- PhD, History, University of Cambridge (2014, expected)
- MPhil, Political Thought and Intellectual History, University of Cambridge (2011)
- MSc, Historical Theology, School of Divinity, University of Edinburgh (2010)
- BA, English and History, Brigham Young University (2009)
I am a PhD student in history at the University of Cambridge with interests in the cultural, religious, and intellectual history of the eighteenth and nineteenth century Atlantic world, especially in the early American republic. My current research focuses on the intersections between local contexts, broader affiliations, and personal identities. In my PhD dissertation, written under the supervision of Michael O’Brien, I examine post-revolutionary Massachusetts, Pennsylvania, and South Carolina in attempt to explore early American conceptions of nationalism and citizenship during the decades following independence, specifically how these conceptions differed according to locality, race, and gender.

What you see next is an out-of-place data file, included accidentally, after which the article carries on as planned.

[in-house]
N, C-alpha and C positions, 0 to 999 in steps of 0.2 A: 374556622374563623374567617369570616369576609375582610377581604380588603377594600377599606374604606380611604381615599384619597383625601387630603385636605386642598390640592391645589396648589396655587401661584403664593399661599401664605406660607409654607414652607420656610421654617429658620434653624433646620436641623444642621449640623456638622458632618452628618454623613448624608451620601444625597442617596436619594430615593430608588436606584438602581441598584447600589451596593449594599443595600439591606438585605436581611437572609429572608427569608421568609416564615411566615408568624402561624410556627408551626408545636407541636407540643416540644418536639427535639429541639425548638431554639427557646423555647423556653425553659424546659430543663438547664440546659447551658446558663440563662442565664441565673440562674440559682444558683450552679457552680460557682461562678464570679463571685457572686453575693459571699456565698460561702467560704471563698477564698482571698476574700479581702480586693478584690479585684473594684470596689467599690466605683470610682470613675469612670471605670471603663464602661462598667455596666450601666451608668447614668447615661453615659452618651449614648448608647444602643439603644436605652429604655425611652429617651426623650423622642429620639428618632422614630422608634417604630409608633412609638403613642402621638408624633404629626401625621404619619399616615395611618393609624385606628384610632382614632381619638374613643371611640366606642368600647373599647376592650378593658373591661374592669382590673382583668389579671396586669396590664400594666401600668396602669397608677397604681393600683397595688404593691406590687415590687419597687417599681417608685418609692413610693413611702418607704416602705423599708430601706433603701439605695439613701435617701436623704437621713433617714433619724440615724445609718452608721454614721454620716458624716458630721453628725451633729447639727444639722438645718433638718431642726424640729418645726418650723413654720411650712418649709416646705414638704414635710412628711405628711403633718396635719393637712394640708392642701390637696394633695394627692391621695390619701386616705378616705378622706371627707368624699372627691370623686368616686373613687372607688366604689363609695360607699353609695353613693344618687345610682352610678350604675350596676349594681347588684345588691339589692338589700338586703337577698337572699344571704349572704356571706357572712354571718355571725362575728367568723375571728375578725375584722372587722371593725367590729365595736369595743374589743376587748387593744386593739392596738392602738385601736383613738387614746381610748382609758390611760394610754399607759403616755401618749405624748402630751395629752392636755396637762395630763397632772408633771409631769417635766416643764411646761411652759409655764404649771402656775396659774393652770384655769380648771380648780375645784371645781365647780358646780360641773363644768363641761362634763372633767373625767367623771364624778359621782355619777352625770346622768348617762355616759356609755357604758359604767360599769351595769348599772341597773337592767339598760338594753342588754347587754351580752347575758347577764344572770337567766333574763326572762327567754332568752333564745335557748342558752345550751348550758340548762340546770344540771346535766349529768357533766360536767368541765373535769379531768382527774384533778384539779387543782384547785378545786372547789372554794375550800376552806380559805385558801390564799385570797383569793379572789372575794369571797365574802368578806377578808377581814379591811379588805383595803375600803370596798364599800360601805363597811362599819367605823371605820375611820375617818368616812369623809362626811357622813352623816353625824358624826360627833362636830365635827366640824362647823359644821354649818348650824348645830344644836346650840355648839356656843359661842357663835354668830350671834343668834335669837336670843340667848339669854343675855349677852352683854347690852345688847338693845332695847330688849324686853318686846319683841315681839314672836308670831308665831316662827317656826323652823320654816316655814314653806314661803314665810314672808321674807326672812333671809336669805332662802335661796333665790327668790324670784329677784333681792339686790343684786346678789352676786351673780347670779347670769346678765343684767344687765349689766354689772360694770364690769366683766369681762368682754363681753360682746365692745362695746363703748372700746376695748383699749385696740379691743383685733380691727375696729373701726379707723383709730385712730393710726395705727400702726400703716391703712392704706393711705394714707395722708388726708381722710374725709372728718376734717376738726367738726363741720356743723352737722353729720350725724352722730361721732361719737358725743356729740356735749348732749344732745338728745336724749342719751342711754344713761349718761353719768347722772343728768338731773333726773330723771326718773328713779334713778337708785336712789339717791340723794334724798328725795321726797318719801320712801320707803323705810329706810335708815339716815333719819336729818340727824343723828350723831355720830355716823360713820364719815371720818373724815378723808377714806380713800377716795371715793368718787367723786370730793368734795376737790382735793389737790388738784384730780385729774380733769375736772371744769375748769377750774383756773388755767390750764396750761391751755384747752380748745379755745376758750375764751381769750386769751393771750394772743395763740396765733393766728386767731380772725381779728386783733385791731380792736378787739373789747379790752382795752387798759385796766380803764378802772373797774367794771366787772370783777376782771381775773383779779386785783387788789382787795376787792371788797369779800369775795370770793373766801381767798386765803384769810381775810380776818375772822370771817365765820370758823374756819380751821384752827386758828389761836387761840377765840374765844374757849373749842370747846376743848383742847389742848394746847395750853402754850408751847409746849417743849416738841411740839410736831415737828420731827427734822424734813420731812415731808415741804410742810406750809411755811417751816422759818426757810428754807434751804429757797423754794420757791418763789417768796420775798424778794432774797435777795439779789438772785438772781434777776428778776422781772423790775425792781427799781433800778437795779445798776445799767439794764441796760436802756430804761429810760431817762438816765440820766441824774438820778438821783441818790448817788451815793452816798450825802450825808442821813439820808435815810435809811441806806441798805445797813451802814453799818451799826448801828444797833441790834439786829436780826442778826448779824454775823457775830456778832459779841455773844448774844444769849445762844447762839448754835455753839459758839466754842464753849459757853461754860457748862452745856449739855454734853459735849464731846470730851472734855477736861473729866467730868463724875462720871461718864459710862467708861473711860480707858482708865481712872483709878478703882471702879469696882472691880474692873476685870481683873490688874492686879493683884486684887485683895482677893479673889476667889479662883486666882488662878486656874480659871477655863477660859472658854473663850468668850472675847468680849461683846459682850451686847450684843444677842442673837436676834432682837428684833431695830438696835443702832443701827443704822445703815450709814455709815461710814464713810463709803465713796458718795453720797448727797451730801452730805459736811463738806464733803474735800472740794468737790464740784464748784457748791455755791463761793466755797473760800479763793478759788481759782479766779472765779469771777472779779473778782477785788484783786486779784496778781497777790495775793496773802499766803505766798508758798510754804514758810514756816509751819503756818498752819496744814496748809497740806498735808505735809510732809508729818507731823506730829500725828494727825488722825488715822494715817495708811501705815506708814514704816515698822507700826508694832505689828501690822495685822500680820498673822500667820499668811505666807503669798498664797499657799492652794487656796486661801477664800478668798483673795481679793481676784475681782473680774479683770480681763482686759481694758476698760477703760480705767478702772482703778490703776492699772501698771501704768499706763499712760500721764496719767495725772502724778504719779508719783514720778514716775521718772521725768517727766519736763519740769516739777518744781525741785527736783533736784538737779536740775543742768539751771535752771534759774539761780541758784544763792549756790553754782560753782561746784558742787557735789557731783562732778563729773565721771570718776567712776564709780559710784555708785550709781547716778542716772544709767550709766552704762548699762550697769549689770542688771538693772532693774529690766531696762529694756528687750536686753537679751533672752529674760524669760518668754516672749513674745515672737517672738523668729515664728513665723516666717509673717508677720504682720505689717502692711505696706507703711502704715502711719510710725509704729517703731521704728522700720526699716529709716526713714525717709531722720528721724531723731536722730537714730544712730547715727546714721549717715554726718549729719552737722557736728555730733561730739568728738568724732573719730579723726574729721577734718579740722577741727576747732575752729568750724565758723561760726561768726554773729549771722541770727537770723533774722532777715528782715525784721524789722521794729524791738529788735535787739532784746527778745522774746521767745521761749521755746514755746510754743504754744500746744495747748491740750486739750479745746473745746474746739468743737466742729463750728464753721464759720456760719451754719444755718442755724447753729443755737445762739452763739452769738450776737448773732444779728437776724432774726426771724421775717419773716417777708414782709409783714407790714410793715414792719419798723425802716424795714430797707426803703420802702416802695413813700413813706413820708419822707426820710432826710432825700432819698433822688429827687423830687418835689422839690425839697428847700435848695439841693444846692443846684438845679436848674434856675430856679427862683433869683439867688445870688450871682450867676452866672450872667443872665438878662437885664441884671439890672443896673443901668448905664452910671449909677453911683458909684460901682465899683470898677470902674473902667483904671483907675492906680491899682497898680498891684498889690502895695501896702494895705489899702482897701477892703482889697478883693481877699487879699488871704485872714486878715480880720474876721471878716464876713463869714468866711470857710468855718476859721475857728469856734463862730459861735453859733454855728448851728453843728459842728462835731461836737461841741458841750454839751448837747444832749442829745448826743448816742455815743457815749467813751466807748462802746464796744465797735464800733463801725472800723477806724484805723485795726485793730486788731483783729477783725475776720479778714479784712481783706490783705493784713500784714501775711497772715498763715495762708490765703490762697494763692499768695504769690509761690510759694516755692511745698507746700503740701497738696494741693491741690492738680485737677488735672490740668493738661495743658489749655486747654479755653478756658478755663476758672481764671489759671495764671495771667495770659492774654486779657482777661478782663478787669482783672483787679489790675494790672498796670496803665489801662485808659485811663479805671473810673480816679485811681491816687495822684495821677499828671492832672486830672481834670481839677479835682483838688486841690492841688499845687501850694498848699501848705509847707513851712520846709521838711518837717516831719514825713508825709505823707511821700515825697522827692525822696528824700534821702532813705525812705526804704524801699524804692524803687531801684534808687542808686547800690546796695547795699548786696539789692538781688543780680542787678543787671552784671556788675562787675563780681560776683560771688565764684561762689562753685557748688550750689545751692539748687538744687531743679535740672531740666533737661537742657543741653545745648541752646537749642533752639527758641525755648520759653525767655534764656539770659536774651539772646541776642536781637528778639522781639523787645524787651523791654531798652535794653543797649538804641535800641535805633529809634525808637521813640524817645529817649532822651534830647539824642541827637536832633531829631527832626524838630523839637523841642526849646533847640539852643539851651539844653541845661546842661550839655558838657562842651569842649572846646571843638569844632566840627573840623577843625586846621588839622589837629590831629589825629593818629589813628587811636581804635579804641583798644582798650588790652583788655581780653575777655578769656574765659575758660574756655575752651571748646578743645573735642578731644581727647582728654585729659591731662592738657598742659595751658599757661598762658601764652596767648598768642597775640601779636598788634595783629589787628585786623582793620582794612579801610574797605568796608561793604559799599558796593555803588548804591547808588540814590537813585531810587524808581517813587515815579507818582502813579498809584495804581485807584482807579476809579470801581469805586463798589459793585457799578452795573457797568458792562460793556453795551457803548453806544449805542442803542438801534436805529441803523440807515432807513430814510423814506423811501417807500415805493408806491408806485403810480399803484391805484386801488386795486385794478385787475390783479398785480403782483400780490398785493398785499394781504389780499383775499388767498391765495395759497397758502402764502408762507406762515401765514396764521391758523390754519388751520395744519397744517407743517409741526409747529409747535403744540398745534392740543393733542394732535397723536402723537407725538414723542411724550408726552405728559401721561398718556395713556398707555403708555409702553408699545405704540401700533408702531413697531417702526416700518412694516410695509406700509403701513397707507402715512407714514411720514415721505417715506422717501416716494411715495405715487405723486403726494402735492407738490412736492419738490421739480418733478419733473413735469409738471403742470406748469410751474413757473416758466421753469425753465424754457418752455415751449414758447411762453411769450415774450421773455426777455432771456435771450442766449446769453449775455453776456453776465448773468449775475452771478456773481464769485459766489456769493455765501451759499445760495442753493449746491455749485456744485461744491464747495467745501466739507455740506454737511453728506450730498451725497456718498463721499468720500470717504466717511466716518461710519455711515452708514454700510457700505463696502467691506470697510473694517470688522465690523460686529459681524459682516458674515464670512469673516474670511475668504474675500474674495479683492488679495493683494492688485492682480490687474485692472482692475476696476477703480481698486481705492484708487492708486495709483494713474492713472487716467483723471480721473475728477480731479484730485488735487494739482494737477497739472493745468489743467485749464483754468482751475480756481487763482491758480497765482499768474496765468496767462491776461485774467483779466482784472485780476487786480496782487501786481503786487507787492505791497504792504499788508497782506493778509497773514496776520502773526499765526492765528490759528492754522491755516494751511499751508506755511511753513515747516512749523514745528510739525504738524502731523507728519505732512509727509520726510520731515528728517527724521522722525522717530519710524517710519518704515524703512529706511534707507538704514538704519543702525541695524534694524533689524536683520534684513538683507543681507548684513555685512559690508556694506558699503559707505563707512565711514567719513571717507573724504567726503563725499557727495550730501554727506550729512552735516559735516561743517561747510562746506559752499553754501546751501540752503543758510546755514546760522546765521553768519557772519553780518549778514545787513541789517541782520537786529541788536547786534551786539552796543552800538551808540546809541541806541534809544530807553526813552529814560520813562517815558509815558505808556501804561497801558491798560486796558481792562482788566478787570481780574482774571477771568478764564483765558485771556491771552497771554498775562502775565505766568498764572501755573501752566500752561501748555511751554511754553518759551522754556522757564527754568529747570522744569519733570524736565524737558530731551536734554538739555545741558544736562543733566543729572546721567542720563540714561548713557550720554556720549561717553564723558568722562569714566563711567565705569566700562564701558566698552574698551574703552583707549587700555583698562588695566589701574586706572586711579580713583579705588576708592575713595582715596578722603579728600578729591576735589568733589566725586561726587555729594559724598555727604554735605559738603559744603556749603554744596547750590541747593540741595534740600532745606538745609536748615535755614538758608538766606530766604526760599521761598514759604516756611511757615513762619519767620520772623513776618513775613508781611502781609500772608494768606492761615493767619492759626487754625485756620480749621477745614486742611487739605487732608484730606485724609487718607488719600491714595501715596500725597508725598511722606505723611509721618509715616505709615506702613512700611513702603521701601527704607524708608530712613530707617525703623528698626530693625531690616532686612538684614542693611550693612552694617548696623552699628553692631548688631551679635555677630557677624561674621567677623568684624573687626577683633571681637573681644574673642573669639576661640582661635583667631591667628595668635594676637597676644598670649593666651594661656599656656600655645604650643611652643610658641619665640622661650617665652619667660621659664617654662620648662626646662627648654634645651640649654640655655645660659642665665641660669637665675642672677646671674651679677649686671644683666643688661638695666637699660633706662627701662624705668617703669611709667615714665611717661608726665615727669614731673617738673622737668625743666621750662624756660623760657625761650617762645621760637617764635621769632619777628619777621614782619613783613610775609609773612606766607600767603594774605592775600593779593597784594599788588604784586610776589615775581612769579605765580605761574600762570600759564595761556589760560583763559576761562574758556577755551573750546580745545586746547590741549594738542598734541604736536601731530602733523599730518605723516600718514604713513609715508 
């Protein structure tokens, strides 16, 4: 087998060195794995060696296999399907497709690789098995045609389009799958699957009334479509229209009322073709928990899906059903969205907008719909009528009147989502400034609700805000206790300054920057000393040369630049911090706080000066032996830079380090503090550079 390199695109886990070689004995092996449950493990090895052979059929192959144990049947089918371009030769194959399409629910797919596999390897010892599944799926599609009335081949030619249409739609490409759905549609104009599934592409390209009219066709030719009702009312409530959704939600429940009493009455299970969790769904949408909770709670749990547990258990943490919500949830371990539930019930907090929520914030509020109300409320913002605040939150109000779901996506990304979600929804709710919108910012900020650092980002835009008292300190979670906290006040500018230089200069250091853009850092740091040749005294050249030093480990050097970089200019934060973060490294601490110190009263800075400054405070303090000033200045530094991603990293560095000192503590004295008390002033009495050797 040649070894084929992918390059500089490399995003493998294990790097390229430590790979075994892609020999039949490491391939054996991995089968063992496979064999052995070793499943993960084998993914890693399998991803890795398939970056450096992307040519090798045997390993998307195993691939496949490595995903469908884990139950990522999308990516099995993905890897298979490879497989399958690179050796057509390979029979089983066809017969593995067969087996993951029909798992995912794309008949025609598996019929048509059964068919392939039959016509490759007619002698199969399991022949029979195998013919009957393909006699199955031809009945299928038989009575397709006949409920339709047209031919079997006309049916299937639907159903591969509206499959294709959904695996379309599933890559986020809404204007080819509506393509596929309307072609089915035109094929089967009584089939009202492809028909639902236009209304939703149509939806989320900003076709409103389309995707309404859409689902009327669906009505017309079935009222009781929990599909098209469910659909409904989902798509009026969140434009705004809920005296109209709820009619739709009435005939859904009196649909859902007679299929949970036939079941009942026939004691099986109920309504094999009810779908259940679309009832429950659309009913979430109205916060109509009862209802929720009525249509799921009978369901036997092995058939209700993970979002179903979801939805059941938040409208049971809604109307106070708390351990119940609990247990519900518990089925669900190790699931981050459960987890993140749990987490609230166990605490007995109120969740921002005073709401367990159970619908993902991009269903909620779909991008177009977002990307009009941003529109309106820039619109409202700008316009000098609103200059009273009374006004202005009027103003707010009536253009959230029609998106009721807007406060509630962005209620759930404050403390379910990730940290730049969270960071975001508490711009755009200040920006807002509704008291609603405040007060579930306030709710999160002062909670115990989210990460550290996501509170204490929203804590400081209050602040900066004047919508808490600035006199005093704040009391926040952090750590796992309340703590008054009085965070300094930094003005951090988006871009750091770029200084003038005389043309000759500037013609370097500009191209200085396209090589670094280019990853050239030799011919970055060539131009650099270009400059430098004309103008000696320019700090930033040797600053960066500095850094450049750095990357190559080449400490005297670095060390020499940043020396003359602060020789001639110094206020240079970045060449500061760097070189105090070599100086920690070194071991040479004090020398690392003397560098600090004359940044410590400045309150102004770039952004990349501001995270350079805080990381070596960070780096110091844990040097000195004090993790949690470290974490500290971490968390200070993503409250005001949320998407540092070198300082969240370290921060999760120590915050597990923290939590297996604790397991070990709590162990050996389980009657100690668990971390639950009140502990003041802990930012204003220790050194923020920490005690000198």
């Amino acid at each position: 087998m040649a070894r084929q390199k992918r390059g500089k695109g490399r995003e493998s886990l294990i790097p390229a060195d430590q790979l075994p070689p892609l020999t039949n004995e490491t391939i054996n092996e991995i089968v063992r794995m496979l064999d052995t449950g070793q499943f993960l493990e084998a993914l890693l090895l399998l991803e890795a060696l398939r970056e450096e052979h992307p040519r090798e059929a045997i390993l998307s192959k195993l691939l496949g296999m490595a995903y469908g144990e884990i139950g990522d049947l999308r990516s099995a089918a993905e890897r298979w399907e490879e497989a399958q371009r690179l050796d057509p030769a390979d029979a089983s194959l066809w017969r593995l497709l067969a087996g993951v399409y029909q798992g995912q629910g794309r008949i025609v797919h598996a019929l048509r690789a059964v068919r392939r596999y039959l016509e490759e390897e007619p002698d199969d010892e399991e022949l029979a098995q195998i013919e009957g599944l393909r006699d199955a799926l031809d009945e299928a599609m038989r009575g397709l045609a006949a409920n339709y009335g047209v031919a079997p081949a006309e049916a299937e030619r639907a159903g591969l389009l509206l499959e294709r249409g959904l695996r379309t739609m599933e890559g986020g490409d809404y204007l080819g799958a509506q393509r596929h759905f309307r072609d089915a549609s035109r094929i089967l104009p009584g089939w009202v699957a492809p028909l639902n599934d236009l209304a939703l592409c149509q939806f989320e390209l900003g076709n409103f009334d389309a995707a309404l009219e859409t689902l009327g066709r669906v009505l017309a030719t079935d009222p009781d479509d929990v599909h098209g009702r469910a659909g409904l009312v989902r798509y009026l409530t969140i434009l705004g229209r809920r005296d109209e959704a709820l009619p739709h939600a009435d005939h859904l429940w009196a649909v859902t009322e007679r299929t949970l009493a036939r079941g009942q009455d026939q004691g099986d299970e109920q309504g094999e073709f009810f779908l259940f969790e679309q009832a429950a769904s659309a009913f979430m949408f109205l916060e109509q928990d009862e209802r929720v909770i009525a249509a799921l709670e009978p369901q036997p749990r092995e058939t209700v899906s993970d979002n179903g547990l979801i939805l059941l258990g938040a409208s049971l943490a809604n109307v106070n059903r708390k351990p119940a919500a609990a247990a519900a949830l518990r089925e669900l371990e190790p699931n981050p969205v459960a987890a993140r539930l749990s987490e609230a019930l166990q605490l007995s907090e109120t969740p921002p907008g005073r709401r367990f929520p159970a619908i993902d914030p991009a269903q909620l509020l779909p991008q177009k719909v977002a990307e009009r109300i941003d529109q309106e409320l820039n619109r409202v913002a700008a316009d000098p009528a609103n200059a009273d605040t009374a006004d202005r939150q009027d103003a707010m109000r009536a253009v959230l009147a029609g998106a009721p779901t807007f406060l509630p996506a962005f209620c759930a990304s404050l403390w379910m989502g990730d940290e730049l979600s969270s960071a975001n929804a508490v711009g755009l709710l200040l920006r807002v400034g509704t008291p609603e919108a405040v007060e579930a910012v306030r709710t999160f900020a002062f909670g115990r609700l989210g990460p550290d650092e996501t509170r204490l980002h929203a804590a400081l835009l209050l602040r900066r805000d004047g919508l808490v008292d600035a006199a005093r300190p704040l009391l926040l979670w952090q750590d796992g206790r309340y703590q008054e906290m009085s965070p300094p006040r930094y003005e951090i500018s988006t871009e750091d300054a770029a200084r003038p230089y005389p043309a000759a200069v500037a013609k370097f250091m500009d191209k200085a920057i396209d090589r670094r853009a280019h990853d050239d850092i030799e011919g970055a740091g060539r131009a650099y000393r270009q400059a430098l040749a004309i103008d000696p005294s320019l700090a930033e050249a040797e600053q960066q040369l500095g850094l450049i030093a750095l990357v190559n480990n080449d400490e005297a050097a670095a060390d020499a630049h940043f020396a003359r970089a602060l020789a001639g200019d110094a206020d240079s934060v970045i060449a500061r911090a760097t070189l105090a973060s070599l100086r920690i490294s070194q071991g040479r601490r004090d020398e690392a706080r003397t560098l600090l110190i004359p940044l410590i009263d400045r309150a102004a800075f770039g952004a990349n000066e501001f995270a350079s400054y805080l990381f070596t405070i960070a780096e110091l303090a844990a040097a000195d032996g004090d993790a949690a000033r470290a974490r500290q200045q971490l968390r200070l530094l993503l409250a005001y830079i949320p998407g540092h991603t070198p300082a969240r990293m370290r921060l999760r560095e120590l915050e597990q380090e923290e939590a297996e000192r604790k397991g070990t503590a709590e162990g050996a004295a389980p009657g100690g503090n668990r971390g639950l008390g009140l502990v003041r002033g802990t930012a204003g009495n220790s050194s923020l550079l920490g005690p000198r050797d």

My first master’s thesis, written at the University of Edinburgh under the direction of Stewart Brown and Francis Cogliano, focused on the numerous responses to Thomas Paine’s deistic tract “Age of Reason” as a way to examine the creation of multiple and contrasting identities in the newly United States. With this project I explored the tensions between citizenship and belief, radicalism and orthodoxy, and the contested notion of “Otherness” when constructing a coherent identity. My second master’s thesis, written at Cambridge University and under the direction of Douglas Hedley and Michael O’Brien, reviewed the reception of German theology and philosophy in antebellum Boston as a way to engage tensions of exceptionalism and cosmopolitanism, empiricism and idealism, and the conception of democracy in nineteenth century America.
Other interests include cultural and religious identity politics during the early Republic and American antebellum period. I have written and presented on Benjamin Franklin, the Transcendentalist movement, early Mormon theology and ritual, and the controversial minister Theodore Parker’s challenge to traditional Christian boundaries, among other topics. Most of my scholarship focuses on the interactions between religious thought and cultural environment(s), as well as the relationship between Christian affiliation and American citizenship.
My condensed C.V. is found here.